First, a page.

On 27 March 2019, logistics provider GEODIS provided a free 40 minute webinar for HLA on the subject of reducing carbon emissions in humanitarian logistics. The webinar included three speakers, and a presentation of the EcoTransit measuring tool. A full video of the webinar is available at: https://youtu.be/uLpxb57_828

The speakers were:

Edith Mazoyer, GEODIS: edith.mazoyer@geodis.com

Cecile Bray, GEODIS

Ralph Anthes, EcoTransit: ralph.anthes@ivembh.de

During the webinar, the speakers covered the following:

  • General WW transport context (increase of flows)
  • Environmental impact of each type of transport (rail, road, sea and air)
  • Focus on the energy mix (how is the energy produced and the impact. For instance, electricity does not have the same impact if produced by coal as by sun or wind)
  • Energy innovations for transport
  • A case study: transport from Europe to Middle East by air & sea, or by air or by road
  • A live demo of the EcoTransitmeasuring tool: https://www.ecotransit.org


This slide summarises the presentation.

Questions and observations

The speakers answered a range of questions, including:

Q: Will EcoTransit be available soon to NGOs?

A: This is being discussed soon by EcoTransit and Ralph Anthes hopes that NGO’s will be able to use the full system for a reduced fee.

Q: It is surely better to buy supplies locally than have to use long distance freight?

A: George Fenton said that buying locally was always a better option and he was aware that much effort had been made in recent years to support local production, especially of pharmaceuticals. He cautioned that steps would need to be taken that the supplies were quality assured and stressed the importance of planning and preparedness, for example, to assess and quality review local suppliers before an emergency situation arises.

Q: Surely off-setting carbon can lead to increased transport costs?

A: Yes, in some cases it can and the answer is to preposition stocks where possible, plus collaborate ahead of time and at the time of a disaster with logistics service providers to obtain a balance.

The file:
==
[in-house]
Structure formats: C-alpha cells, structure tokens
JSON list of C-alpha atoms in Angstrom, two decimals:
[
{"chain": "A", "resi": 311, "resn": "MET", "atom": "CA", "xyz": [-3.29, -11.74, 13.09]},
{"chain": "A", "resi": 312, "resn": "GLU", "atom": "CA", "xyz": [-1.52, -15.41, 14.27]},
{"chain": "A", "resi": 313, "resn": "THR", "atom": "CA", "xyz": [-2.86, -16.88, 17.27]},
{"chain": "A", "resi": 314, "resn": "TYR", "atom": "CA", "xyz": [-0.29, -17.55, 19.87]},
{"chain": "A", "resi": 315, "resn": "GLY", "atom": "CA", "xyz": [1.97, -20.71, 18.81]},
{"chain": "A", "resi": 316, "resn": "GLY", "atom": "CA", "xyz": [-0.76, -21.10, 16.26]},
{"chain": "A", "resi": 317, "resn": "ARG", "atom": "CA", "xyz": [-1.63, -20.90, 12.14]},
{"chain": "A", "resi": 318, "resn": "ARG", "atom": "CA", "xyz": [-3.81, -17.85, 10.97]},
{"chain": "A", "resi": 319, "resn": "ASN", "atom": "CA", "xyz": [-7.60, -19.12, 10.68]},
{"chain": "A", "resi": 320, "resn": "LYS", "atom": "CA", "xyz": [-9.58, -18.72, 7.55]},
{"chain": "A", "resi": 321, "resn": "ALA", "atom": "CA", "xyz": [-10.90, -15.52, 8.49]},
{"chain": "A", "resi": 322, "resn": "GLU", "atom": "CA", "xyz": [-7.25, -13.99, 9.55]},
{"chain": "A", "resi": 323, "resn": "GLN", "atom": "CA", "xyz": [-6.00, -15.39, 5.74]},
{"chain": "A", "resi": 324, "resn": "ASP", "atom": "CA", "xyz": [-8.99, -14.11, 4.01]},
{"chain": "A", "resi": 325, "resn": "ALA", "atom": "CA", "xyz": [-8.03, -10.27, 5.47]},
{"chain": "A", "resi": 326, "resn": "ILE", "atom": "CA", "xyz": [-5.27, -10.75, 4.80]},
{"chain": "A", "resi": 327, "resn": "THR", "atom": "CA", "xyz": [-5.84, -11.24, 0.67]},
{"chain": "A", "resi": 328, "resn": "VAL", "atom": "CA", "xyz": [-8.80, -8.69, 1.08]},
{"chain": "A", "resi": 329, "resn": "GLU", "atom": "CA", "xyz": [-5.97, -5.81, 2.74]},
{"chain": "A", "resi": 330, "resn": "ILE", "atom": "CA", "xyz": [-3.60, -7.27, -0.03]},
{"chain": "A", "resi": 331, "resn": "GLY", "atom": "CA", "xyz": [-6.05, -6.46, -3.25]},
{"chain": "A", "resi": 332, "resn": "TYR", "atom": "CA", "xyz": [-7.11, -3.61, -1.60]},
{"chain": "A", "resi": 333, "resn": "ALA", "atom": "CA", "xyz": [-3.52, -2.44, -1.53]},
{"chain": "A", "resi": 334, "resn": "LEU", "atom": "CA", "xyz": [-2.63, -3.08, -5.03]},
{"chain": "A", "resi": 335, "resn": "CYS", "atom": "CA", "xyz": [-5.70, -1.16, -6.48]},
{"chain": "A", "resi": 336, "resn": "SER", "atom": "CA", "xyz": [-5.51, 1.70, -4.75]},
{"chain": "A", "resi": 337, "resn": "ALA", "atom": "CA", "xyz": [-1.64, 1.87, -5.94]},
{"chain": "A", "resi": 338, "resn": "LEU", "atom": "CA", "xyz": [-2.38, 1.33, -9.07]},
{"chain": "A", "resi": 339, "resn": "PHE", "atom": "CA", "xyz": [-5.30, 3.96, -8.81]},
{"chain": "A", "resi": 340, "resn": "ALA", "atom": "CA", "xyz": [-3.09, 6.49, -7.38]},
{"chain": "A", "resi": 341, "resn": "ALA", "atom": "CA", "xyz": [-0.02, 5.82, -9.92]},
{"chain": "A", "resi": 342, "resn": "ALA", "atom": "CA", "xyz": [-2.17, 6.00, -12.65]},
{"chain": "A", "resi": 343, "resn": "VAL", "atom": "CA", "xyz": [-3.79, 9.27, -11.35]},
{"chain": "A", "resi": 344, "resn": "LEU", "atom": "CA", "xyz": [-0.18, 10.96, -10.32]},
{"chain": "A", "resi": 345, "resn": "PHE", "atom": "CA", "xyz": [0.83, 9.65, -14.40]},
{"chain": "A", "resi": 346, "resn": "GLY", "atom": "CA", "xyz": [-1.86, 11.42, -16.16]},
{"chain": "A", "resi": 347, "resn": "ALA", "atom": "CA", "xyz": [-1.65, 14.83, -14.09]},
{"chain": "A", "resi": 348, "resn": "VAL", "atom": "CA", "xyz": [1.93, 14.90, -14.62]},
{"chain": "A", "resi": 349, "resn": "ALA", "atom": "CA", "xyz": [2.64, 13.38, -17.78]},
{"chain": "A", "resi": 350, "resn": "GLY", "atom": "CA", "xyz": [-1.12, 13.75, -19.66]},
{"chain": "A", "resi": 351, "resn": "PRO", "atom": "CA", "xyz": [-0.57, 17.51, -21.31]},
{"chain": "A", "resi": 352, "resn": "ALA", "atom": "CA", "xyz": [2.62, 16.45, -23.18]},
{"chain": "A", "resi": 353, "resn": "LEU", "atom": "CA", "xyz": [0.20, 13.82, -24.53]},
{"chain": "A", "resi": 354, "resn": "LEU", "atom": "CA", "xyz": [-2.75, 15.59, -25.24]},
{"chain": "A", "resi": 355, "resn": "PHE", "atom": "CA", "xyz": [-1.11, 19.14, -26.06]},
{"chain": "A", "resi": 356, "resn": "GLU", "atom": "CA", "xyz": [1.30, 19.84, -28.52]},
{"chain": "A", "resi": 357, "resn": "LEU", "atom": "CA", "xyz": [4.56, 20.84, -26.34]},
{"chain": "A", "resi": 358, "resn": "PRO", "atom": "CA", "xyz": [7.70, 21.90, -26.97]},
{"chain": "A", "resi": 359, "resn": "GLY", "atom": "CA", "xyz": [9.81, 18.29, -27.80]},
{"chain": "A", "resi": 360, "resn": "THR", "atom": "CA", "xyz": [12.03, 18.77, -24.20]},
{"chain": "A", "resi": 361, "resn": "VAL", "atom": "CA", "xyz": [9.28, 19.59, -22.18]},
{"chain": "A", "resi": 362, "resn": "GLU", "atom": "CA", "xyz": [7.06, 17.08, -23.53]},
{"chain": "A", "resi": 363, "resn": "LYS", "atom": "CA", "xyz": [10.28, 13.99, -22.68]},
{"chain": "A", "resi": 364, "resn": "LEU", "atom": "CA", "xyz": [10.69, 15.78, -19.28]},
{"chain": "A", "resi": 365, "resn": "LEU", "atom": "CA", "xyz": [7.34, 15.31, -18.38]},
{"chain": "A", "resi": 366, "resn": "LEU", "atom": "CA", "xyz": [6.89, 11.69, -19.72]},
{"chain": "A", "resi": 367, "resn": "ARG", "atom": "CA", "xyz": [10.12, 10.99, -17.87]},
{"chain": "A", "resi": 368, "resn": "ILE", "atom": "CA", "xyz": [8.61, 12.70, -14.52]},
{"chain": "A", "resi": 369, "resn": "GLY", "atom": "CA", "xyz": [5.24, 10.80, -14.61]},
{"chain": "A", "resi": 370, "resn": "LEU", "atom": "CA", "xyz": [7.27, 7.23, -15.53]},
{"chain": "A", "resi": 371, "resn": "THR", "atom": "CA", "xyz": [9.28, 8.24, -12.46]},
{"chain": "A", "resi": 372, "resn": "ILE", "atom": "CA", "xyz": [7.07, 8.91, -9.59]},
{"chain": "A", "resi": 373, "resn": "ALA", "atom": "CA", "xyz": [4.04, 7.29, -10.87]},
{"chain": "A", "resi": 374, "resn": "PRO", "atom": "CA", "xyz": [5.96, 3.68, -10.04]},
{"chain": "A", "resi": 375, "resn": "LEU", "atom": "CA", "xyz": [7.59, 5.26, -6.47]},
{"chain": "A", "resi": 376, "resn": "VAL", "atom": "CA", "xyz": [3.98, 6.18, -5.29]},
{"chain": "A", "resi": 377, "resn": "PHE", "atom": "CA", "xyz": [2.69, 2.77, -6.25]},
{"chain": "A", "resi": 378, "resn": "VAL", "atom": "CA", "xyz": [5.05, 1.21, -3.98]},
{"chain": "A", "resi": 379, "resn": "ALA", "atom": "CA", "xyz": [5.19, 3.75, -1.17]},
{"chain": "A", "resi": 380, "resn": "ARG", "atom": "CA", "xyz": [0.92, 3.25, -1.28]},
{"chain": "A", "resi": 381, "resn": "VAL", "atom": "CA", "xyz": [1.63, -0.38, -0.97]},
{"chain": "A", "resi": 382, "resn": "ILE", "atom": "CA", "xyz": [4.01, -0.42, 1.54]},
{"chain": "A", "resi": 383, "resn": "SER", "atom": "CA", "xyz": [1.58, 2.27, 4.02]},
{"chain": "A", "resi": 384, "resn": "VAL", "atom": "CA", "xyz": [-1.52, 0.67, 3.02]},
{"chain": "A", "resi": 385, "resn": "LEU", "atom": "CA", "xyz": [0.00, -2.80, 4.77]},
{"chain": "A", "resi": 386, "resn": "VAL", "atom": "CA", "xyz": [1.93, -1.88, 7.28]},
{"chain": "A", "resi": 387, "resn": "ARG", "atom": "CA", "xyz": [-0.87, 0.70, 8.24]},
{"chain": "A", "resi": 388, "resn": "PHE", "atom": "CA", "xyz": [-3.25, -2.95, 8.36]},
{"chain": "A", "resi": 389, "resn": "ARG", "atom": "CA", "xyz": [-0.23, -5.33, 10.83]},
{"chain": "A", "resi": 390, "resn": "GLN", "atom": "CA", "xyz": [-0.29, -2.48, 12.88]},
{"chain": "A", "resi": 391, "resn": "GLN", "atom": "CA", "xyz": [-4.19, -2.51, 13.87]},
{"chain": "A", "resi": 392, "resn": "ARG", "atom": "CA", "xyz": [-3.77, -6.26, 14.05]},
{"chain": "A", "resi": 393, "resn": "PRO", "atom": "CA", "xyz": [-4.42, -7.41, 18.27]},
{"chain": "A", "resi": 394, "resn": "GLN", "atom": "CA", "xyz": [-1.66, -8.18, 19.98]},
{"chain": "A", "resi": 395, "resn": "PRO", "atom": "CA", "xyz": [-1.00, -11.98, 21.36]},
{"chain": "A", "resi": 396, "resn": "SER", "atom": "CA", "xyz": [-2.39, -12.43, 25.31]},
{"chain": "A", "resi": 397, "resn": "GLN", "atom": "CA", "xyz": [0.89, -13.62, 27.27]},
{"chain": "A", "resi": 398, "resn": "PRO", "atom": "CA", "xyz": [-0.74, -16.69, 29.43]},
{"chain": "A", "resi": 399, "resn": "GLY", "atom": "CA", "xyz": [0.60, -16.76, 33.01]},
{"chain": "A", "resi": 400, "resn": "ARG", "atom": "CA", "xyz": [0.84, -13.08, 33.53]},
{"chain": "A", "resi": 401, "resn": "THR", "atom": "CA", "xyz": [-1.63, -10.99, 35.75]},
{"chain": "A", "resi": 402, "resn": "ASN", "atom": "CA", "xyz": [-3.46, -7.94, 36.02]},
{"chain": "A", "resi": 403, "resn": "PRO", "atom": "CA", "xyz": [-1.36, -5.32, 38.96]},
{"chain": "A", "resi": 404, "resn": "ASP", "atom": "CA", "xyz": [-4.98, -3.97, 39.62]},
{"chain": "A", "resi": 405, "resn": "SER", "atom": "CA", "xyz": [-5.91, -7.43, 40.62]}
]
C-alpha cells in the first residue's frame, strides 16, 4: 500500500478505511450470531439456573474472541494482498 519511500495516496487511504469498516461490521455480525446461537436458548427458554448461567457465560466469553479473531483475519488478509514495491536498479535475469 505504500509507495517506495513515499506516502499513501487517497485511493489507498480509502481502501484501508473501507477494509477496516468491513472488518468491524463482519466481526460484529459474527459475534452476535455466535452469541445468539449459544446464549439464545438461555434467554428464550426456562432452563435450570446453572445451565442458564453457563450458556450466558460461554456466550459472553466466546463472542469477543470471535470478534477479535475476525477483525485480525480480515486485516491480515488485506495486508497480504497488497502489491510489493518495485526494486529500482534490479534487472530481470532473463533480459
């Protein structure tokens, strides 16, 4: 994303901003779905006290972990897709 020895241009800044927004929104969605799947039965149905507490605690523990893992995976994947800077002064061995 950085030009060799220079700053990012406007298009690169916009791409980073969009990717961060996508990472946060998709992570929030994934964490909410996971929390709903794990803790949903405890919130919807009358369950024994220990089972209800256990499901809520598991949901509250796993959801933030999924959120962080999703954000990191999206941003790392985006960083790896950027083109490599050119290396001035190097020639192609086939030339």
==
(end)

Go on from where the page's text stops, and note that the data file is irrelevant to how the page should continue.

Q: In disaster situations, surely airfreight is the only answer?

A: Yes, often it is but preparedness can help reduce the need. NGOs should work with air carriers and collaborate better with other NGOs and agencies, to optimize loading and avoid empty space. They should also try to use freight rather than passenger aviation and direct flights.

Nikola Usenovic, Head of Global Procurementat International Medical Corps commented:

”We will be using this learning to pass on to our colleagues and, hopefully, to include in future policies, projects and procurements. We are considering mandating our major suppliers under BPA/LTA, where we move large quantities of goods, to provide the Co2 report using the EcoTransit or similar tools. We will also consider using this to measure and then reduce the carbon footprint of our supply chain by using sea/truck vs air when feasible. We will also be incorporating consideration of carbon footprint impact when developing sourcing strategies.

For example, last year we switched transport mode to trucks to a Middle East program location, and by sea to a North African program location vs air. Increased donor advocacy and support on this issue will be very useful to speed up implementation of such ecological best practices in the humanitarian sector.”